News of Otsego County

Serving Otsego County, NY, through the combined reporting of Cooperstown's Freeman's Journal and the Hometown Oneonta newspapers.


The Job Scene

Help Custom Electronics Power The Future

Help Custom Electronics

Power The Future

Custom Electronics President/CEO Michael Pentaris, left, and veteran supervisor Jim Sloan discuss a Briteshot lighting
system destined to illuminate a movie or TV show set. (Jim Kevlin/

By JIM KEVLIN • Special to


Custom Electronics President/CEO Michael Pentaris has two degrees – a bachelor’s in accounting and an MBA – from SUNY Binghamton.

“But I’m not sold on that,” he acknowledged the other day during a tour of the company’s Browne Street plant in the Town of Oneonta. “I’m looking for people with ambition.”

He was accompanied on the tour by Jim Sloan, one of his key lieutenants, an Oneonta High School graduate who joined the company 31 years ago and worked his way up through the ranks.

Custom Electronics, founded in 1963 by Peter S. Dokuchitz, the future assemblyman, is on the move into the future. A $750,000 state grant received in October 2018 fueled a $2.2 million expansion plan, according to Otsego Now CEO Jody Zakrevsky.

The company has already expanded by 75 jobs, and is aiming to hire another 50, according to Zakrevsky.
Any bright high-school or college grad – perhaps with code-writing skills, but certainly with curiosity – should consider a look at Custom Electronics, Pentaris said.

The first six months, you’ll be working on the assembly line, probably soldering, “to get into the flow,” he said. Then there’s assembling power boards, building battery packs, coding and testing, testing, testing to ensure dependability before products leave the plant.

“You let people expand their natural talents to where they want to go,” the CEO said of his hiring strategy. “We don’t need workers. We need workers who can become leaders.”

Everyone’s future these days is tied to renewable energy, and Custom Electronics is focused on
a key component – long-lasting lithium-ion batteries.

Generally, electricity is generated and used or lost. But lights must shine at night, when no solar energy can be generated. And, this time of year, homes must be heated during the day, whether winds turn windmills or not.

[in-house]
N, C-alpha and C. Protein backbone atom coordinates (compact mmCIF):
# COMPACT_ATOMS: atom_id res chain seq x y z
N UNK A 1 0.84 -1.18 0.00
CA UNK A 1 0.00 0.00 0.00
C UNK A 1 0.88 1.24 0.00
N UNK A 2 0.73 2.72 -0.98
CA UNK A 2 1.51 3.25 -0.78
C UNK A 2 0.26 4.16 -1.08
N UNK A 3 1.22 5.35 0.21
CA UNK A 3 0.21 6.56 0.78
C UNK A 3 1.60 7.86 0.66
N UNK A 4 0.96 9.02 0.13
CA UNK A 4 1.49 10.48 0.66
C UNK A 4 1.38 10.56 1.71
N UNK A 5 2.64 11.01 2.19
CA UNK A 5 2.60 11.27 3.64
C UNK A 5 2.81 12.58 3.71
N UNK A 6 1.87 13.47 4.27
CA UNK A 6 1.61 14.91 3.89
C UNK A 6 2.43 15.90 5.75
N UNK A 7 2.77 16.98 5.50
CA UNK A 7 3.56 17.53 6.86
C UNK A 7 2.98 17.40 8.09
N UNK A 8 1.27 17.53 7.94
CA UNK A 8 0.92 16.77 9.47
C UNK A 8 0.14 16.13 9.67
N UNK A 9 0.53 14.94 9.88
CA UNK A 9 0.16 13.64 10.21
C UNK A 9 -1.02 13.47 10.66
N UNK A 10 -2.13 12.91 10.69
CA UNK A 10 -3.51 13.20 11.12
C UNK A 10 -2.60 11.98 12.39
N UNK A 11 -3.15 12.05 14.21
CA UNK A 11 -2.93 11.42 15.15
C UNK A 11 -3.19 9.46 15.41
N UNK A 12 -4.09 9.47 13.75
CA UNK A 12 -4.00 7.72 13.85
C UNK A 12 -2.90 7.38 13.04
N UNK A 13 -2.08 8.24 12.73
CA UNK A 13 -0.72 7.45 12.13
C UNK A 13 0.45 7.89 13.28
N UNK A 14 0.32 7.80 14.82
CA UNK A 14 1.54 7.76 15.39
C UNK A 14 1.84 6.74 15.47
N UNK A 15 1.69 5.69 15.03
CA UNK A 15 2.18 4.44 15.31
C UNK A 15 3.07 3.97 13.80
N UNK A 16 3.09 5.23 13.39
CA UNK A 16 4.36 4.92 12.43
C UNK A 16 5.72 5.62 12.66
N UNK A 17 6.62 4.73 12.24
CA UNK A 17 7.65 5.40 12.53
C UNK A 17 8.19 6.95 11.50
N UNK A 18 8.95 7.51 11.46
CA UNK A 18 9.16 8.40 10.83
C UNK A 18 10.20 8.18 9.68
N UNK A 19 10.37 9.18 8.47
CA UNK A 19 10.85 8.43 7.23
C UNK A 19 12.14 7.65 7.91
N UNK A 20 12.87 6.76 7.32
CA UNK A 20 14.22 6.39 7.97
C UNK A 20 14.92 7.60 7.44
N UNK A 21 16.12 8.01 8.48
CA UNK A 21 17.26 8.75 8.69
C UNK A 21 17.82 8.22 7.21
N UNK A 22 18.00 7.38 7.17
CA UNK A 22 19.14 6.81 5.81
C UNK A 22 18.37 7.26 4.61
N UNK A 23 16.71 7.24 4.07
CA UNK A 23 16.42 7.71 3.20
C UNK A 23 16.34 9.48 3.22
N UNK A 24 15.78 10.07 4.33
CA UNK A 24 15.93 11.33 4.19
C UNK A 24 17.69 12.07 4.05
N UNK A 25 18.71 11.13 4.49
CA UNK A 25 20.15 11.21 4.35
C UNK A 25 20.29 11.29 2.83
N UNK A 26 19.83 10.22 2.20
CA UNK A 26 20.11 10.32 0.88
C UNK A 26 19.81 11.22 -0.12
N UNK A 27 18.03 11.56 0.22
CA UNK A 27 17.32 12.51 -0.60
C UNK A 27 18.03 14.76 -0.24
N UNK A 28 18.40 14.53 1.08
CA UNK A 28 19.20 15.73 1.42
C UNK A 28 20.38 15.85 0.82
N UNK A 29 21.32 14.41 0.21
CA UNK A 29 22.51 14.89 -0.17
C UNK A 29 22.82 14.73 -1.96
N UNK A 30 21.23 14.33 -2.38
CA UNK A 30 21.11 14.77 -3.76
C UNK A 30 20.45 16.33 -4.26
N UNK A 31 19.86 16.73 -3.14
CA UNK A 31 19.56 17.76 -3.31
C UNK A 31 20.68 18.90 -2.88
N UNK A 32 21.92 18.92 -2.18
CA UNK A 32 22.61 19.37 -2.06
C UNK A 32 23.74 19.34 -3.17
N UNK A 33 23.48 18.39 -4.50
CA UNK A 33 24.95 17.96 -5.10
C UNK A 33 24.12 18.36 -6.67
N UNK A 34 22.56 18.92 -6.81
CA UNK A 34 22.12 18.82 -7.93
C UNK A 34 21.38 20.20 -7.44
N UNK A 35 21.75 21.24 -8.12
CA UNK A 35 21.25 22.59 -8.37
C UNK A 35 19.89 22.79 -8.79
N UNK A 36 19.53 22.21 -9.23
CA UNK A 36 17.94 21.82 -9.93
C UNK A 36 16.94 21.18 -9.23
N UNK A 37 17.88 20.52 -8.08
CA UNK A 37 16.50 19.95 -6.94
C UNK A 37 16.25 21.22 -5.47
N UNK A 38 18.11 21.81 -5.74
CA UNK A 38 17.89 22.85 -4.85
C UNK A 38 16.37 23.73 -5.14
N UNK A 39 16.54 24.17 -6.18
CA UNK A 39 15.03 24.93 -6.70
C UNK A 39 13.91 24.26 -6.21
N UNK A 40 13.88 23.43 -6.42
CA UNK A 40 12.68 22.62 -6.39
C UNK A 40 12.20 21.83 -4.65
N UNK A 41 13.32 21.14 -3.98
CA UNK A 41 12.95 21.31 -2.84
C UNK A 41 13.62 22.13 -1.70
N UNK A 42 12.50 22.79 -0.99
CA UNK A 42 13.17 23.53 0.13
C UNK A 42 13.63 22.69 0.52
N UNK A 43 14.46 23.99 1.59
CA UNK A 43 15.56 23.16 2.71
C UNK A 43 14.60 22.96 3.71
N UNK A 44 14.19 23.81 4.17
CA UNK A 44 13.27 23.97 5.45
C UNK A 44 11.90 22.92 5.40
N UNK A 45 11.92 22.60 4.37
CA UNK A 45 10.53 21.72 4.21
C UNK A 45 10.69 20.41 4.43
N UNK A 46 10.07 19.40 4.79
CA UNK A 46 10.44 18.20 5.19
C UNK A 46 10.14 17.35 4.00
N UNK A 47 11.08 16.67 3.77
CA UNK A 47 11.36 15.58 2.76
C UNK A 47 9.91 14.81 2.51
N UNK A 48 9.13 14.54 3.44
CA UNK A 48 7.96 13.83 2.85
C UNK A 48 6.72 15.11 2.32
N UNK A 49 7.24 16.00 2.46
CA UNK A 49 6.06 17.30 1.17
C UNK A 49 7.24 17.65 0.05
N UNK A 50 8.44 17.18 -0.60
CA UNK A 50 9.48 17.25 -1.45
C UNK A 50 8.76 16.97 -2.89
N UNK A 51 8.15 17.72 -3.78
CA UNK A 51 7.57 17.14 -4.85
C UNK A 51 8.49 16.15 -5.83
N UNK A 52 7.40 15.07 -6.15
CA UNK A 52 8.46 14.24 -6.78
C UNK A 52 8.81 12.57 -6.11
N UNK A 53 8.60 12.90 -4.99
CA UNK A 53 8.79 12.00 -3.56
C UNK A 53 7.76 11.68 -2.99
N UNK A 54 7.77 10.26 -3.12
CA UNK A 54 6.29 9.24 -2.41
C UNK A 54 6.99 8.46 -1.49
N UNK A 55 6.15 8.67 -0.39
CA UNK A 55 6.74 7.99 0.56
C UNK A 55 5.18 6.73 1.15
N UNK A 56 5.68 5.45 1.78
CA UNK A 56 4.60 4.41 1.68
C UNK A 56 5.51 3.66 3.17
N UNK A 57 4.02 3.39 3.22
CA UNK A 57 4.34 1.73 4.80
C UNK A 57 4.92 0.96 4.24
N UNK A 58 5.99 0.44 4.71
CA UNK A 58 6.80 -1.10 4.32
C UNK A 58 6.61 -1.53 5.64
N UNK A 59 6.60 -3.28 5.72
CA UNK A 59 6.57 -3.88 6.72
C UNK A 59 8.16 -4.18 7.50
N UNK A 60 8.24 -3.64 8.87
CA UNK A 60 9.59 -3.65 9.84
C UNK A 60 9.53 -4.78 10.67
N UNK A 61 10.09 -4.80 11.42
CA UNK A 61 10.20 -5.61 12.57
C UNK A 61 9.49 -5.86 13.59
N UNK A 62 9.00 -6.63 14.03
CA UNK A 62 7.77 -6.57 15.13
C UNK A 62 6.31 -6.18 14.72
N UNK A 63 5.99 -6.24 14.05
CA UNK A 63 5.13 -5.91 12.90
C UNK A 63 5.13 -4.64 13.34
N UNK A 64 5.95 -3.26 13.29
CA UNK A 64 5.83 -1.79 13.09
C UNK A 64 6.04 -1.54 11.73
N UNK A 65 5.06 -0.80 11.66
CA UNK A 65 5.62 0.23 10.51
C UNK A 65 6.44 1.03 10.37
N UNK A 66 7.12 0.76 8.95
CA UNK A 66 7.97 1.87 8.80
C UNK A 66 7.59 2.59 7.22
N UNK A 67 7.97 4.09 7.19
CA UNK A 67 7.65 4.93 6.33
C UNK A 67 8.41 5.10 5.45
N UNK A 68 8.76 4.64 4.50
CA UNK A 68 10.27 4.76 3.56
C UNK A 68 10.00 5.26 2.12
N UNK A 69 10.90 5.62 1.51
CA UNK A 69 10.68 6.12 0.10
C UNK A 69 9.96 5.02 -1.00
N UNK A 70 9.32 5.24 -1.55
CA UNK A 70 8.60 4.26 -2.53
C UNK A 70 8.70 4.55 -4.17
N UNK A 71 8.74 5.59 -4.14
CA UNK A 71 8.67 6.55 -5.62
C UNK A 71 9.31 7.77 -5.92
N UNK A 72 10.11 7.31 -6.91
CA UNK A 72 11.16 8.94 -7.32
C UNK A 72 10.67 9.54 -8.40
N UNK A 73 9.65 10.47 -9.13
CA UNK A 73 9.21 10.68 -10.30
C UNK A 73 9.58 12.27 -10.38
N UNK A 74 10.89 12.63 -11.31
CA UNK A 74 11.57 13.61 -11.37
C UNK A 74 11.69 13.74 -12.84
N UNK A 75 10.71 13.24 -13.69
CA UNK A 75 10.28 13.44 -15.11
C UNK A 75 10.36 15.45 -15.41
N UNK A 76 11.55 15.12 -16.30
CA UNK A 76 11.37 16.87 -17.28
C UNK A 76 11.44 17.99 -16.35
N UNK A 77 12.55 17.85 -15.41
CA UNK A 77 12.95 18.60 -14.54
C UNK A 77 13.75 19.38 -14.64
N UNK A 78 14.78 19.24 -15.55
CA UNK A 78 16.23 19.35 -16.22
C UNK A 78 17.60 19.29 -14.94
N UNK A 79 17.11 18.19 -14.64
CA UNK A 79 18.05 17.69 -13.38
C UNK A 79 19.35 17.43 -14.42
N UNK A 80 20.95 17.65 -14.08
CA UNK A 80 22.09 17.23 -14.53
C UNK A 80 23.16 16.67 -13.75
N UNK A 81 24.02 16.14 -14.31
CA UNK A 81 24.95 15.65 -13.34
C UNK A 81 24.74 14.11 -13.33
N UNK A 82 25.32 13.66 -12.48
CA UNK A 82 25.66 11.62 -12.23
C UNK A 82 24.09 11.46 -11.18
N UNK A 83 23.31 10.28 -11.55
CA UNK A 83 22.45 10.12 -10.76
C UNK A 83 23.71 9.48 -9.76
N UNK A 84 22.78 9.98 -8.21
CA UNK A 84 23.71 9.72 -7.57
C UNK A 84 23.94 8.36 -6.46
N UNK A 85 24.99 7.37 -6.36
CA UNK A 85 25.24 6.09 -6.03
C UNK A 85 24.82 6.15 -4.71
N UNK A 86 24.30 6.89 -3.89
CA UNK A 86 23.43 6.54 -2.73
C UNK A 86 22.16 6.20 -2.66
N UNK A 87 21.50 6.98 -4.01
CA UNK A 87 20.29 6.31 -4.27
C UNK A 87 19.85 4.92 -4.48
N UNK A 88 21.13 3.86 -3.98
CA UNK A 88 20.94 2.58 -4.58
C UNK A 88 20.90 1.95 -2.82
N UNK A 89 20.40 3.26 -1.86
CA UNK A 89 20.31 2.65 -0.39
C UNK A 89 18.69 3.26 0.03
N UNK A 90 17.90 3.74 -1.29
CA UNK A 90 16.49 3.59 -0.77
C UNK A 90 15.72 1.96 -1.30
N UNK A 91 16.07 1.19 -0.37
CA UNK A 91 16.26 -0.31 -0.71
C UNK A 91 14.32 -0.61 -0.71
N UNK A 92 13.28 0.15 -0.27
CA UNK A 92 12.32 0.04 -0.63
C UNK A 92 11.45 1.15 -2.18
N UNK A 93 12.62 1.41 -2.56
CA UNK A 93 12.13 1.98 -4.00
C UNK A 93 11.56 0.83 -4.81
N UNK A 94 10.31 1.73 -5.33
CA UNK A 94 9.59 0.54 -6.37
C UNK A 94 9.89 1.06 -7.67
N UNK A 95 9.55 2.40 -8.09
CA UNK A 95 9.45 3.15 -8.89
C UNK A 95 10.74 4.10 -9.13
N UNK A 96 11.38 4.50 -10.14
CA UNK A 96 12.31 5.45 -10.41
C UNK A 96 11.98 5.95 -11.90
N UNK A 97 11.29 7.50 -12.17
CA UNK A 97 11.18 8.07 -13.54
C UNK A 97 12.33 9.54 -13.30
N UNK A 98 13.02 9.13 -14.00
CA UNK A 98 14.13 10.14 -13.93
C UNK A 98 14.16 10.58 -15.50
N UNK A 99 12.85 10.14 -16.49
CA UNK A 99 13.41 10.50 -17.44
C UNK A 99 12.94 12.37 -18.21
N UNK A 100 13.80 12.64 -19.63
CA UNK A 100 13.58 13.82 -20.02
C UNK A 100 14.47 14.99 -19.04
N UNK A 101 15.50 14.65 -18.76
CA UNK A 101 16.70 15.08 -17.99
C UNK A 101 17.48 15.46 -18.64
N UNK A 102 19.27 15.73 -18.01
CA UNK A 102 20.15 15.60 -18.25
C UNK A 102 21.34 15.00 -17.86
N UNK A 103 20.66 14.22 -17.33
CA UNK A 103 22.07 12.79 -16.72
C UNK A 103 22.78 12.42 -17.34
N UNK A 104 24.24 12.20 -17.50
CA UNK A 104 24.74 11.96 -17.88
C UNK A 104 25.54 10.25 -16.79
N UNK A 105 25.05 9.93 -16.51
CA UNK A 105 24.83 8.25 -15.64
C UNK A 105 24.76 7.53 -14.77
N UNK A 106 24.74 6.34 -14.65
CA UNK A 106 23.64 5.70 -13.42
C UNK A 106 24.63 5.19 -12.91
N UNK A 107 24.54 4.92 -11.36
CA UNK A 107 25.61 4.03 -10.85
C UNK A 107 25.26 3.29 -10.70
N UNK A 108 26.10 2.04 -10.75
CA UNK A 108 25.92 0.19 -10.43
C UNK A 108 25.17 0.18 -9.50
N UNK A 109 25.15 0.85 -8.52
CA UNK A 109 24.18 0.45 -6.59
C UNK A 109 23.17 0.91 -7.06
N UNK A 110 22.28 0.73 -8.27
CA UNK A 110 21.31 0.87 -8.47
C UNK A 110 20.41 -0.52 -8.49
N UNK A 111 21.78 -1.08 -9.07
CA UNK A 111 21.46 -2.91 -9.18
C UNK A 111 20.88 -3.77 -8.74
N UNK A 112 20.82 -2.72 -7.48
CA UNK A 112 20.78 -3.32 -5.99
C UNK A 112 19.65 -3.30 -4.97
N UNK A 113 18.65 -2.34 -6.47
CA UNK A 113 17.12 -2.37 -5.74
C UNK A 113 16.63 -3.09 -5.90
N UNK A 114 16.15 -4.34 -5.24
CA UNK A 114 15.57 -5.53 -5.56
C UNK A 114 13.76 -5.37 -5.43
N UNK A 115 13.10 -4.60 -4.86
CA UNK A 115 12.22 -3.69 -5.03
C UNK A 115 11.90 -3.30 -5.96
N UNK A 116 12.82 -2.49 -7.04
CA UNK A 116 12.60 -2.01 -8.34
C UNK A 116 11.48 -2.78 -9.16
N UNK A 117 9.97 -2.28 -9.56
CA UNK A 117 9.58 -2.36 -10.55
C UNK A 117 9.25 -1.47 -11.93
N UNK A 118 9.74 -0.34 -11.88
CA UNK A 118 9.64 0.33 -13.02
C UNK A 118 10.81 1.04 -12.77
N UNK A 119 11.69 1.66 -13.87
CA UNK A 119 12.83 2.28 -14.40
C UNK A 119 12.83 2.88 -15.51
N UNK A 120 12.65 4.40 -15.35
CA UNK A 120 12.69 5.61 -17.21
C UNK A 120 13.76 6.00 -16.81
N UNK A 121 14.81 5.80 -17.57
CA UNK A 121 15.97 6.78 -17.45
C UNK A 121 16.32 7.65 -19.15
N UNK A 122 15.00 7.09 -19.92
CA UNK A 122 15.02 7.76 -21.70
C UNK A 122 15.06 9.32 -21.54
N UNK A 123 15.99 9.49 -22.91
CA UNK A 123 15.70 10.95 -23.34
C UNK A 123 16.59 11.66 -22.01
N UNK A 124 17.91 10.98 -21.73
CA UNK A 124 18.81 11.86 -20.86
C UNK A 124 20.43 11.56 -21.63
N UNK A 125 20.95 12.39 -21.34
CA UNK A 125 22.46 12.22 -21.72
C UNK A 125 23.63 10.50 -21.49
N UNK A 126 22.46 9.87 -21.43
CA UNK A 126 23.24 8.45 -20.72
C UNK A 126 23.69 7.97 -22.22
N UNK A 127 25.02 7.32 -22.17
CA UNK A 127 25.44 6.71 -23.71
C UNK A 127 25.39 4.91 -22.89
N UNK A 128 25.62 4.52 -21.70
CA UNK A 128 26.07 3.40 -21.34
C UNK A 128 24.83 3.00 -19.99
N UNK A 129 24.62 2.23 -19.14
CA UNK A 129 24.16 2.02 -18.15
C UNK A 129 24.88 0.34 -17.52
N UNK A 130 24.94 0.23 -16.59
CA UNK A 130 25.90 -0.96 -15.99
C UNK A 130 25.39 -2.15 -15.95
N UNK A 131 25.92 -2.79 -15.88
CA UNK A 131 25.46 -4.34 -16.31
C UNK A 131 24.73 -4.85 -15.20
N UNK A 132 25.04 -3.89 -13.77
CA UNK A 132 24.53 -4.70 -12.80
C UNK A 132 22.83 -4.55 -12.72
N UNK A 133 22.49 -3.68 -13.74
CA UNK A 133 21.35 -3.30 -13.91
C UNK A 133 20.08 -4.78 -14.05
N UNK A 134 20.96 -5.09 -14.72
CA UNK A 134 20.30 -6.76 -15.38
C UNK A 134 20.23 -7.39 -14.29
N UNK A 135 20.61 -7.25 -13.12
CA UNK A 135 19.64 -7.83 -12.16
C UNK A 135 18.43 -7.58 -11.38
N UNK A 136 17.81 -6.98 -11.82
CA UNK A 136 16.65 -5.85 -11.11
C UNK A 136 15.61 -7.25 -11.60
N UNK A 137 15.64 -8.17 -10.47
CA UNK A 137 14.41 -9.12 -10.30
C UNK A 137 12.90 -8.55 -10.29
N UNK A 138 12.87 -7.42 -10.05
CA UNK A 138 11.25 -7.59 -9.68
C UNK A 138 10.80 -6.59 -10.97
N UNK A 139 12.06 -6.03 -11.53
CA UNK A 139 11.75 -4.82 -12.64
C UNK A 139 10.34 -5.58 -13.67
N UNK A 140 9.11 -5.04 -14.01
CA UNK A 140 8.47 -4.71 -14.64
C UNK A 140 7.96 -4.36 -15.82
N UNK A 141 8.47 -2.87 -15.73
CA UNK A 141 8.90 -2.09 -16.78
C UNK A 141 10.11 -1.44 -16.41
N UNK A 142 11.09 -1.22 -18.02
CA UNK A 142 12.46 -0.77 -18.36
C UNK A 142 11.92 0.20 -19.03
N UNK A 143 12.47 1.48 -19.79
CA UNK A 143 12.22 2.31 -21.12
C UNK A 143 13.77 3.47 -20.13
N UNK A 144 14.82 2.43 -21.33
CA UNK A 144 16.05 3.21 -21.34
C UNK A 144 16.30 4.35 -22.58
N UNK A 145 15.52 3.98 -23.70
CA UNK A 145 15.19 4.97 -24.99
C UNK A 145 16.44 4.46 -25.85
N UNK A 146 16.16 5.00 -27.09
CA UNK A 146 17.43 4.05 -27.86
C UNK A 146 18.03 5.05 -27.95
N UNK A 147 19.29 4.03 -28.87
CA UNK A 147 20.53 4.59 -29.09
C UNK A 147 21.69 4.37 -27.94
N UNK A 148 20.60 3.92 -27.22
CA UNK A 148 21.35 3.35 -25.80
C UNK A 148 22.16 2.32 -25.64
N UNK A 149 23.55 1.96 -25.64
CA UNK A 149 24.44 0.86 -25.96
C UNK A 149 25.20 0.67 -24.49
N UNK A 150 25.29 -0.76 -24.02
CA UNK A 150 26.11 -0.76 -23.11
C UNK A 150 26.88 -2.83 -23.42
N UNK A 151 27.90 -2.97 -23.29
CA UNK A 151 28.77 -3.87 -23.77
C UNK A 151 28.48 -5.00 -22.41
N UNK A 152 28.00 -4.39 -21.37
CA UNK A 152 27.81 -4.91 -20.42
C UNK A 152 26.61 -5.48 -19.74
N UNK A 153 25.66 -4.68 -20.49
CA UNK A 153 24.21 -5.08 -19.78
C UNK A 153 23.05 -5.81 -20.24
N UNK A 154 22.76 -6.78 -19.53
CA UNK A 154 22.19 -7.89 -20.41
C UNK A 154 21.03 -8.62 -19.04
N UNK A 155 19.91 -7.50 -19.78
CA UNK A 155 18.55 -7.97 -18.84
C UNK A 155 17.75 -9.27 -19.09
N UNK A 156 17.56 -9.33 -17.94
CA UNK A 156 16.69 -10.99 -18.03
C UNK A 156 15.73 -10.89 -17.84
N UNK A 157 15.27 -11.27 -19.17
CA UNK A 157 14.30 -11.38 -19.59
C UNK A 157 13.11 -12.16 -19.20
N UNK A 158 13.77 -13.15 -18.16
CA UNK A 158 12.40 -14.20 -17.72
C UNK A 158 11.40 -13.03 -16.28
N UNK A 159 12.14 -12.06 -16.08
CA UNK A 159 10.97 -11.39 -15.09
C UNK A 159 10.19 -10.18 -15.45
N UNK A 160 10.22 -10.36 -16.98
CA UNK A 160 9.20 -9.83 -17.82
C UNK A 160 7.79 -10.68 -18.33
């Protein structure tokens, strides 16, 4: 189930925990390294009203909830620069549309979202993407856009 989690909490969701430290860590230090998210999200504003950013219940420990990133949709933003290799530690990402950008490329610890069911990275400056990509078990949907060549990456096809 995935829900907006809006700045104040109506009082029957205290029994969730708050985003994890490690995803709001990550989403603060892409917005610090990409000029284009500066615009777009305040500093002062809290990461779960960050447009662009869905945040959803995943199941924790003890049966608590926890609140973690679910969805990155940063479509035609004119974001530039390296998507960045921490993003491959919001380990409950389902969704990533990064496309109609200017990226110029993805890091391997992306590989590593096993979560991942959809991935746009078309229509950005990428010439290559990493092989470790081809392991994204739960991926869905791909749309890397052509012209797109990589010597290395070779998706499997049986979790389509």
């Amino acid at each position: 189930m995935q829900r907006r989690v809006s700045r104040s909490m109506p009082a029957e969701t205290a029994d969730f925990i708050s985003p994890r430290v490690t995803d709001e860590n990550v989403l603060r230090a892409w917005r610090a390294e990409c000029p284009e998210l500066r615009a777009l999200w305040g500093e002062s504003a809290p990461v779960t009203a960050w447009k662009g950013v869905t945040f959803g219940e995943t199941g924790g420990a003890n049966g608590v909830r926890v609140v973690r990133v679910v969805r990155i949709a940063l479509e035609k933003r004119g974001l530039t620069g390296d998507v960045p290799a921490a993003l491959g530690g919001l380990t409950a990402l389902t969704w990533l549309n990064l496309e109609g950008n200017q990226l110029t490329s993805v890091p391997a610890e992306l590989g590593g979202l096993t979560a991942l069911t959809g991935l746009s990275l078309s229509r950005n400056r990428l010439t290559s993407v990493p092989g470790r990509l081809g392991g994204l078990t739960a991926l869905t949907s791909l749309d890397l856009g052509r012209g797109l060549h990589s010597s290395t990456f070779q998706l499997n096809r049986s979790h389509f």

The company’s Power & Energy Division is already providing portable lithium-ion power packs – the brand name: Briteshot – that allow lights and cameras to operate in remote locations – and even on the streets of Manhattan.

With Briteshot, there’s no need to run electrical lines to the scene, or for on-site gasoline-powered generators, which New York City is in the process of prohibiting.

Pentaris didn’t want to mention any TV show by name, but did say a certain long-running police and courtroom drama filmed on NYC streets – yes, that one – is powered by packs assembled on Browne Street.

The company hired 39 people in December for Briteshot alone.

Freeing customers from the interruptible grid, Custom Electronics’ batteries are finding new uses. For instance, its batteries eliminate split-second losses of power that can allow hackers to breach bank customers’ personal data.

Other companies sell systems; Custom Electronics “provides solution,” said Pentaris.

Custom Electronics is also providing drones for civil and military use, upgrading HVAC systems – and is talking with the government of Mexico about batteries to electrify remote villages for the first time.

“It’s a big country,” said the executive, when asked about the possibilities there.

Custom Electronics is collaborating with companies in Massachusetts, Connecticut and, most recently, Las Vegas, which may lead to their relocating here.

There is some urgency to hire people. “If (all this innovation) is gradual,” said Pentaris, “we’ll be OK. If it’s sudden, that’s where the problem will be.”

Regardless, Pentaris is confident. “No one’s cornered the market on original thought,” he said.

Big Job At Bassett: Keeping Many Jobs Full

Big Job At Bassett:

Keeping Many Jobs Full

The sign on Melanie Craig’s desk says it all. She is human resources & employee relations director for the Bassett Healthcare Network. (Jim Kevlin/

By JIM KEVLIN • Special to

COOPERSTOWN – The sign on Melanie Craig’s desk reads, “I AM THE PATIENT.”

Over a year, Craig, the Bassett Healthcare Network’s director of human resources and employee relations, will tell you, she and her staff – five recruiters and two employment assistants – are seeking to fill 250-300 jobs, full and part-time, not counting doctors.

Even with that hiring challenge, it’s still competitive. Last year, 10,000 people applied for non-physician jobs through Craig’s office, which recruits for Bassett Hospital, the 19 school-based health centers, and 31 regional primary health centers, from Walton to Newport.